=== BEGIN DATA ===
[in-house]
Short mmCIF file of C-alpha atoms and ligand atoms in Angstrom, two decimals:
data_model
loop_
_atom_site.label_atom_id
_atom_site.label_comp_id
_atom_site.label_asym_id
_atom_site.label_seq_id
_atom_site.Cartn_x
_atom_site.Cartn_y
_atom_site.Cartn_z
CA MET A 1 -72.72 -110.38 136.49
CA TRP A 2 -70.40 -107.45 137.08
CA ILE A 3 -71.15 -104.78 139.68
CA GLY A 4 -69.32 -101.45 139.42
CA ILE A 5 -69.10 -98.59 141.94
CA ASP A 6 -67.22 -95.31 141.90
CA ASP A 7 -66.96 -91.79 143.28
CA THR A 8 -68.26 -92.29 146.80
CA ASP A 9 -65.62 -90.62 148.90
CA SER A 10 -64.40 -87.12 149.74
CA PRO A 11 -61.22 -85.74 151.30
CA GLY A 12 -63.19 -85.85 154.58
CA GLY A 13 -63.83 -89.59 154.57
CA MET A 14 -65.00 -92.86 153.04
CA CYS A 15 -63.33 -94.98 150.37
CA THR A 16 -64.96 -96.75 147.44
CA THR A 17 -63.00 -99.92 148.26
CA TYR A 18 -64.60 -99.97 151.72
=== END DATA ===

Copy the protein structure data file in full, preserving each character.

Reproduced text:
[in-house]
Short mmCIF file of C-alpha atoms and ligand atoms in Angstrom, two decimals:
data_model
loop_
_atom_site.label_atom_id
_atom_site.label_comp_id
_atom_site.label_asym_id
_atom_site.label_seq_id
_atom_site.Cartn_x
_atom_site.Cartn_y
_atom_site.Cartn_z
CA MET A 1 -72.72 -110.38 136.49
CA TRP A 2 -70.40 -107.45 137.08
CA ILE A 3 -71.15 -104.78 139.68
CA GLY A 4 -69.32 -101.45 139.42
CA ILE A 5 -69.10 -98.59 141.94
CA ASP A 6 -67.22 -95.31 141.90
CA ASP A 7 -66.96 -91.79 143.28
CA THR A 8 -68.26 -92.29 146.80
CA ASP A 9 -65.62 -90.62 148.90
CA SER A 10 -64.40 -87.12 149.74
CA PRO A 11 -61.22 -85.74 151.30
CA GLY A 12 -63.19 -85.85 154.58
CA GLY A 13 -63.83 -89.59 154.57
CA MET A 14 -65.00 -92.86 153.04
CA CYS A 15 -63.33 -94.98 150.37
CA THR A 16 -64.96 -96.75 147.44
CA THR A 17 -63.00 -99.92 148.26
CA TYR A 18 -64.60 -99.97 151.72